The future of live sports is at something of an inflection point.
New entrants and legacy TV players are throwing their weight into the live streaming video space, betting on a future where sports fans watch games on connected TV sets and open their phones.
At the same time, the Supreme Court’s decision that paved the way for legal sports gambling opens new revenue opportunities and new programming opportunities that would never make sense in a strictly linear world. They are literally betting that a passionate subset of sports fans will be betting.
The biggest bet by far was made by Fox Sports. Earlier this month the company announced a deal with the Stars Group to create Fox Bet, a product that will allow users to bet on live sports in markets where it is legal, and will offer a free-to-play game nationwide.
The deal gives Fox Sports — which has rights to NFL and MLB games — a stake in the ground in the sports wagering space.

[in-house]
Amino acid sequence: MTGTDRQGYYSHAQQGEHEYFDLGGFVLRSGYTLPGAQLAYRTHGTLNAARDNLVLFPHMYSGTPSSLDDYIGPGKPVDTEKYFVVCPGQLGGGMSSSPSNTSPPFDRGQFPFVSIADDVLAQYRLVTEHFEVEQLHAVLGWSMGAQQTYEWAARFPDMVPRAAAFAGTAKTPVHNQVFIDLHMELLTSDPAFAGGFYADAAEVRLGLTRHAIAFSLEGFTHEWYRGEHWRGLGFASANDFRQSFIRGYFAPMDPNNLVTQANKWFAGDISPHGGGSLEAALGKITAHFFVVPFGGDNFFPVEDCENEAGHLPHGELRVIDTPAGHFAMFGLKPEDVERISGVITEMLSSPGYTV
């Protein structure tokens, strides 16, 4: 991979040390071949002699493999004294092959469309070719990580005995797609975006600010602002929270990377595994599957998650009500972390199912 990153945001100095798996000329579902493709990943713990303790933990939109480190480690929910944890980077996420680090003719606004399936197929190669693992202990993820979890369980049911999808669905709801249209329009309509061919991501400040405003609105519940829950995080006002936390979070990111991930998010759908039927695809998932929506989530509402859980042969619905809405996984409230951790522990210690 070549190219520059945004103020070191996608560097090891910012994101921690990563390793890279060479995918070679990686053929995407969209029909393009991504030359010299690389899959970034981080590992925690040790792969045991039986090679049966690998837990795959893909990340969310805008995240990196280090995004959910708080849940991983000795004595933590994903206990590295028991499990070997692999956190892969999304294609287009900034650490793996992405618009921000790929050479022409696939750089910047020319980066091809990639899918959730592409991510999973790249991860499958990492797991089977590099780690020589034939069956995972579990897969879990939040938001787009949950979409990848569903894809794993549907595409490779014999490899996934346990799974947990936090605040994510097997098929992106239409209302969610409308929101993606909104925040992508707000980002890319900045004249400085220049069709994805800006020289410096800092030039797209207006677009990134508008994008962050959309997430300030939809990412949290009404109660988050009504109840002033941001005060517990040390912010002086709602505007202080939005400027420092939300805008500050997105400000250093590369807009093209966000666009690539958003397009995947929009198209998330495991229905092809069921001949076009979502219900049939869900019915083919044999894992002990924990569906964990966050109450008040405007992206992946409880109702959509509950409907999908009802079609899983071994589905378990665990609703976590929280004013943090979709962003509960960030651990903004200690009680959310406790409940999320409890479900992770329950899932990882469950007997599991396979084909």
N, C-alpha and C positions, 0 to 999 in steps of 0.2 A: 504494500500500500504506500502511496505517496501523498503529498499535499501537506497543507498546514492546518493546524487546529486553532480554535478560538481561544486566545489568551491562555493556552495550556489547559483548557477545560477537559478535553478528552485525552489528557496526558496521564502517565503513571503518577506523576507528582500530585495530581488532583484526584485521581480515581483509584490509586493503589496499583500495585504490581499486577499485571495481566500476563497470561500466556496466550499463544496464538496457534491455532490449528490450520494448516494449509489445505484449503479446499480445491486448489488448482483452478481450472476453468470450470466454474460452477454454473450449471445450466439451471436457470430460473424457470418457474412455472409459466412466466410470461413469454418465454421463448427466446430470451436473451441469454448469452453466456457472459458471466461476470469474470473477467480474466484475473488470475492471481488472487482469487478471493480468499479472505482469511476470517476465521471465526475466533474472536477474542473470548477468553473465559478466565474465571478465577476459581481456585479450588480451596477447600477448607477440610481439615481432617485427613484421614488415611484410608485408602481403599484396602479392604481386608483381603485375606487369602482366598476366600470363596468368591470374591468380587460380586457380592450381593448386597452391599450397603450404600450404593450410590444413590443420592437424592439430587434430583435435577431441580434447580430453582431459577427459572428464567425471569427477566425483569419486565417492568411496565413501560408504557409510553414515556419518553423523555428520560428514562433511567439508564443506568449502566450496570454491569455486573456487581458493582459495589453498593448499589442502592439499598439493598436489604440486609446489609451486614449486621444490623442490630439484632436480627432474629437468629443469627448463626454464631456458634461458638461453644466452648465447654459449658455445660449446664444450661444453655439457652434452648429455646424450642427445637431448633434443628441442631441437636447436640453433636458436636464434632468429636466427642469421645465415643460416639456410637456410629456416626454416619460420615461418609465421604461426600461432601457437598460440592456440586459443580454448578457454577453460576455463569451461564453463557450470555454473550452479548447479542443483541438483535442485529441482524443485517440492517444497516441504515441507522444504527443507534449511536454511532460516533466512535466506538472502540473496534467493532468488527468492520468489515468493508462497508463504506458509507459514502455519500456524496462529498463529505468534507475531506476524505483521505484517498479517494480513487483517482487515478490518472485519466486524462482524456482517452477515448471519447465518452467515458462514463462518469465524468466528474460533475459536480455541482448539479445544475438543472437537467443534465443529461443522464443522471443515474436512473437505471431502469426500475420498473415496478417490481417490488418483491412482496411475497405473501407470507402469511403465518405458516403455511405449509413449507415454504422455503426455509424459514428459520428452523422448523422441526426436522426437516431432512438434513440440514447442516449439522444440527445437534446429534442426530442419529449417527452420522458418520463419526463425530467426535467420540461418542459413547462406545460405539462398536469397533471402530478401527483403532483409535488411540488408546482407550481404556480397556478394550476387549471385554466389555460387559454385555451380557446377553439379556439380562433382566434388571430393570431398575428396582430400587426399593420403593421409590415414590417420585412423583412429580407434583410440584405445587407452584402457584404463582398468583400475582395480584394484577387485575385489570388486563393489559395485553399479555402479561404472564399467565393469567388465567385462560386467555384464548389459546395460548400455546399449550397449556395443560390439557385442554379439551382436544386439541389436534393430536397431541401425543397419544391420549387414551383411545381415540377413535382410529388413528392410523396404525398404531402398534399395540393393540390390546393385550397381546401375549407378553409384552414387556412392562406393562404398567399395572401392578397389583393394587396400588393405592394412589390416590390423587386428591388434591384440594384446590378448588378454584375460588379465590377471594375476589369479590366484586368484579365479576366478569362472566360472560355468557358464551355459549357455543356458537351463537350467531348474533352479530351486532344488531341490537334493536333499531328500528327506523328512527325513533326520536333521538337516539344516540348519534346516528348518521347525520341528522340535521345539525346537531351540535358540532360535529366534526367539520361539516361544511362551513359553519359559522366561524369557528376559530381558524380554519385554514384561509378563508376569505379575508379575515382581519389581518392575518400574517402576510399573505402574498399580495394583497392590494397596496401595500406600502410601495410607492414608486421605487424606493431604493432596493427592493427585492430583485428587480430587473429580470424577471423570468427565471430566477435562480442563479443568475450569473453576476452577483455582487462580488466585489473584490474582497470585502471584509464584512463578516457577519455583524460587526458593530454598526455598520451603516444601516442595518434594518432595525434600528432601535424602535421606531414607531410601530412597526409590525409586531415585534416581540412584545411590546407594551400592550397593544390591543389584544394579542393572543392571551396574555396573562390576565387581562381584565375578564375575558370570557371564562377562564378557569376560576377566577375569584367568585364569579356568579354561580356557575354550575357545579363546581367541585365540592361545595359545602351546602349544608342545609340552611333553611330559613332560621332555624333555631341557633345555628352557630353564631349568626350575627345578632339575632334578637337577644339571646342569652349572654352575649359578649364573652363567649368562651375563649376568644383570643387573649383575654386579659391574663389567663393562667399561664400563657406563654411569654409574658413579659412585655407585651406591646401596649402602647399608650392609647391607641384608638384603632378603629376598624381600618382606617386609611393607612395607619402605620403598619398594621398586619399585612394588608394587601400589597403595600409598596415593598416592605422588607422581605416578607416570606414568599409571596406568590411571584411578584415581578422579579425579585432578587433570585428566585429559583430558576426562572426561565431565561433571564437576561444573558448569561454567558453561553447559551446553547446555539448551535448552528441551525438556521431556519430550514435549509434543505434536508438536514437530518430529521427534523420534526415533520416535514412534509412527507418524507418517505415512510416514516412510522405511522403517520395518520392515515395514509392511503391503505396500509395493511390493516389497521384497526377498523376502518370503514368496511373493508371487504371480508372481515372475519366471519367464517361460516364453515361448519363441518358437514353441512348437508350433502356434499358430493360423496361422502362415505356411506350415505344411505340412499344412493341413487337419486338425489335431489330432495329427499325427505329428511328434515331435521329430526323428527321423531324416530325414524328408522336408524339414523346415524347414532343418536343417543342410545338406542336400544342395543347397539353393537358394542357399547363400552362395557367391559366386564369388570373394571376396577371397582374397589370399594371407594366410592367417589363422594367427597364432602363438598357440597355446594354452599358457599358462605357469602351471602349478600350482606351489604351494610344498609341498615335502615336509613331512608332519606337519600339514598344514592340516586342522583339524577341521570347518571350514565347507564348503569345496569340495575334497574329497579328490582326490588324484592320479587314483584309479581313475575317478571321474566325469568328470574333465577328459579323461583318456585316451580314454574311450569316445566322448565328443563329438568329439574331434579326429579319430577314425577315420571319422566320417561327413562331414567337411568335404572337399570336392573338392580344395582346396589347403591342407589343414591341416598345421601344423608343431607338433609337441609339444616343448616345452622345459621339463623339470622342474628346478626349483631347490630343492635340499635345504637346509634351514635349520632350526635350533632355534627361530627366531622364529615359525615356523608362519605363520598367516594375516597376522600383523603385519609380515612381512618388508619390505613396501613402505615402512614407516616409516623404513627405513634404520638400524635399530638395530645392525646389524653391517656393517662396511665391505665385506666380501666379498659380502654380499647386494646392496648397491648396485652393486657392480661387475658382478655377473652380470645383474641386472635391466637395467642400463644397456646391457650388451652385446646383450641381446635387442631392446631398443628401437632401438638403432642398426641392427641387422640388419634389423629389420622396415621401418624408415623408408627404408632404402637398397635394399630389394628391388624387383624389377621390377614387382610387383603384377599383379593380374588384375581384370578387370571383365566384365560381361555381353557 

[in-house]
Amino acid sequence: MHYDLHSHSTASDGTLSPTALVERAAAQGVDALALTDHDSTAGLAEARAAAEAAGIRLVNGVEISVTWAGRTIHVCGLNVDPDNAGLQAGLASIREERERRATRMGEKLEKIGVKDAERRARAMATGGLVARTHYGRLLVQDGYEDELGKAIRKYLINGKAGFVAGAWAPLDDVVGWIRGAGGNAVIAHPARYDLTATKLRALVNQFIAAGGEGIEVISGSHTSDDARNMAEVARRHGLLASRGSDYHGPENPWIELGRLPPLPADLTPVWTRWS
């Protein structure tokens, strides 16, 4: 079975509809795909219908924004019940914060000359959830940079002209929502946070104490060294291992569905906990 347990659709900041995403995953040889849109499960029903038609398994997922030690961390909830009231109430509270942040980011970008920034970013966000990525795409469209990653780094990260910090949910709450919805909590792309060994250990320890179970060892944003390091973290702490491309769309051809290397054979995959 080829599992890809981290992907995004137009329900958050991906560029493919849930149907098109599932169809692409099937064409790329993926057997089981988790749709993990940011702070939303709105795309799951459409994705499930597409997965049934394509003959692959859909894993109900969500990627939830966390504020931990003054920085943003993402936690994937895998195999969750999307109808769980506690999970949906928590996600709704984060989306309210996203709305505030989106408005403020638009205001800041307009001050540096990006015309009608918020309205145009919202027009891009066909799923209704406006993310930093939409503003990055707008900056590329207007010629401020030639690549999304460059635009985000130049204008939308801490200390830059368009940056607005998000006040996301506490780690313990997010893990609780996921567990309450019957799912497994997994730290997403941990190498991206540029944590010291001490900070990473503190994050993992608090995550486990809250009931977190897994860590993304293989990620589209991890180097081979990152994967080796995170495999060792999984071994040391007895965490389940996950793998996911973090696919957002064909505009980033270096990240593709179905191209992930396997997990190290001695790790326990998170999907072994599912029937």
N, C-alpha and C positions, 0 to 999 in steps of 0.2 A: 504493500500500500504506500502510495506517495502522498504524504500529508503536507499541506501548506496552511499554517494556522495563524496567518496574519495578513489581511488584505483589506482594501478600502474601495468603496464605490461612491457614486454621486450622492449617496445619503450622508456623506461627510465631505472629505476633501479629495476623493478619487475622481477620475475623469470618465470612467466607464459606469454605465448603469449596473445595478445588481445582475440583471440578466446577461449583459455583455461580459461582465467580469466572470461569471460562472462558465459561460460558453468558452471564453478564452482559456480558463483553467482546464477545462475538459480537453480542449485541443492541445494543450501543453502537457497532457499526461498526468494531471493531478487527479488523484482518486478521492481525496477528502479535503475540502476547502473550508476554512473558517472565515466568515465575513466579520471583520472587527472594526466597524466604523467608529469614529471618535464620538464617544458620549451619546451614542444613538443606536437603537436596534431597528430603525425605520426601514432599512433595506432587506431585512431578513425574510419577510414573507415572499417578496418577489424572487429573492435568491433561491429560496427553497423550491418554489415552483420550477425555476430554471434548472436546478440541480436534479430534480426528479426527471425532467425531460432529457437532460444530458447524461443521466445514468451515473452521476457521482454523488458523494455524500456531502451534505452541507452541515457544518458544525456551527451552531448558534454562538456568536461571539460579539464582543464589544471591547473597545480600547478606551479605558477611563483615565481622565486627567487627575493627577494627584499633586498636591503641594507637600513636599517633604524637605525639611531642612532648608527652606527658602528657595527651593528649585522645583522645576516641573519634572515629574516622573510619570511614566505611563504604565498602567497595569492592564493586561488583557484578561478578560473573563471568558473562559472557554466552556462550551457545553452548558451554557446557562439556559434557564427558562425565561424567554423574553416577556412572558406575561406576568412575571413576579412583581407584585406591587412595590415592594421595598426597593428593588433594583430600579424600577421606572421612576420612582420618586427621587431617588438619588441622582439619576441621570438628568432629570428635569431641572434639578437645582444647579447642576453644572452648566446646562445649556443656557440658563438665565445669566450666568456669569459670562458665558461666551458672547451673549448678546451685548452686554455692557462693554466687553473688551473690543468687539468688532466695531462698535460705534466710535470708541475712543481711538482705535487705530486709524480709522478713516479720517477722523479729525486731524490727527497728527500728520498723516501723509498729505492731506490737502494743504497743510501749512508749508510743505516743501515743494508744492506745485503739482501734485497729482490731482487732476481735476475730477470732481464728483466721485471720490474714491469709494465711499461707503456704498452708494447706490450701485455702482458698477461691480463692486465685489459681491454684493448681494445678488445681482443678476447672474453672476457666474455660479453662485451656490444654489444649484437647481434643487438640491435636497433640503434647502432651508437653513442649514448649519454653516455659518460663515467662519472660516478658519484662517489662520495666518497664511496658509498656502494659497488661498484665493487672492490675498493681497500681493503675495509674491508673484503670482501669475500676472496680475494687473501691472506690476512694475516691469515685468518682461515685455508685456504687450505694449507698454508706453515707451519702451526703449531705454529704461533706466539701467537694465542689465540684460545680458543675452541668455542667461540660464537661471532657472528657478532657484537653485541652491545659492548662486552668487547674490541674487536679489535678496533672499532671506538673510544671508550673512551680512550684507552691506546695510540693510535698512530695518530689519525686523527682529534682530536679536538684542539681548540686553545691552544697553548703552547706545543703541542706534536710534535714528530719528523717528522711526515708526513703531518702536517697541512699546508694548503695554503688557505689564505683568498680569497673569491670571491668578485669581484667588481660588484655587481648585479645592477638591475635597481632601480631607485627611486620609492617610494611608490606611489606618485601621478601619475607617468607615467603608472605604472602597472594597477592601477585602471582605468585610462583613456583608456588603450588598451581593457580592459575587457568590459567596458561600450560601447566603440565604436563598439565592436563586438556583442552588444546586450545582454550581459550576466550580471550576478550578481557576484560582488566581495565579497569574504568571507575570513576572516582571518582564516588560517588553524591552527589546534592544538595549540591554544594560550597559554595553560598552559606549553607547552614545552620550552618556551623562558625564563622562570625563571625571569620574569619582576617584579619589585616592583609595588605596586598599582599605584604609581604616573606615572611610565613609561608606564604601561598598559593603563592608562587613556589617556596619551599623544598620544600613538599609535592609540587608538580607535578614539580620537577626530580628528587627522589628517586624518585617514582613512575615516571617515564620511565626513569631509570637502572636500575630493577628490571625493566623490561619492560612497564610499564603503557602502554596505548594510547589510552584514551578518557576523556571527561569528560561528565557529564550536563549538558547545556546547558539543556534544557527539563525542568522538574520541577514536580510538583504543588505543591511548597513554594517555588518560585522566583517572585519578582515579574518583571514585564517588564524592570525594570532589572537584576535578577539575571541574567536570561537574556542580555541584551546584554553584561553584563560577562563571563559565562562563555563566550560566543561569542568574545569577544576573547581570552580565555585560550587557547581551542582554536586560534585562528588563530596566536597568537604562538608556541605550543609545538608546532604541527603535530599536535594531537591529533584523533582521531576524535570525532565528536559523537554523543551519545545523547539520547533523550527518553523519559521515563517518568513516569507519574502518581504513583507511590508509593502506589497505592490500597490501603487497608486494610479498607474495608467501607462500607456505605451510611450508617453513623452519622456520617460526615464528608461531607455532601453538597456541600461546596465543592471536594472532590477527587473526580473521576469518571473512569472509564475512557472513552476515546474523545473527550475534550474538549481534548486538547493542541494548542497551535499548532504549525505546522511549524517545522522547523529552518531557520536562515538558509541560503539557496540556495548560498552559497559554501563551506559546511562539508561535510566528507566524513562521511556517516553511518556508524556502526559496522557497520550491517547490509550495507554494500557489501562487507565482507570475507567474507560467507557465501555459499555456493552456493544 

Disney’s ESPN, meanwhile, has taken an entirely different approach, even as it moves toward a world with legal sports betting.
We are heavily invested in the space already, but out focus is serving the sports fan with news and information,” ESPN President Jimmy Pitaro told Bloomberg last week. “We are not a book; we are not going to be taking people’s money.”
ESPN’s bet has been on programming, like “The Daily Wager” on ESPN News.
“I would expect that you will see more and more of that type of programing across not just ESPN News but across our other shows,” Pitaro said.
At the same time, streaming allows for technology offerings that just were not possible on linear TV. Take last week’s deal between the streaming video service FuboTV and the fantasy sports and gaming company FanDuel.
As part of the deal, FanDuel’s data will be integrated and overlaid on some FuboTV channels. I's a way to leverage the real-time data that gamers and fantasy players love, and marry it to traditional sports TV.
Every other company in the space -- from ESPN and Fox Sports to Turner Sports, DAZN, and NBC Sports -- is looking at similar approaches.
As sports leagues become more comfortable with gaming (MLB signed an interactive gaming deal with MGM last year), the push to bring those worlds together will become even more important.
And thanks to new technology and changing consumer habits, it may happen sooner than it seems.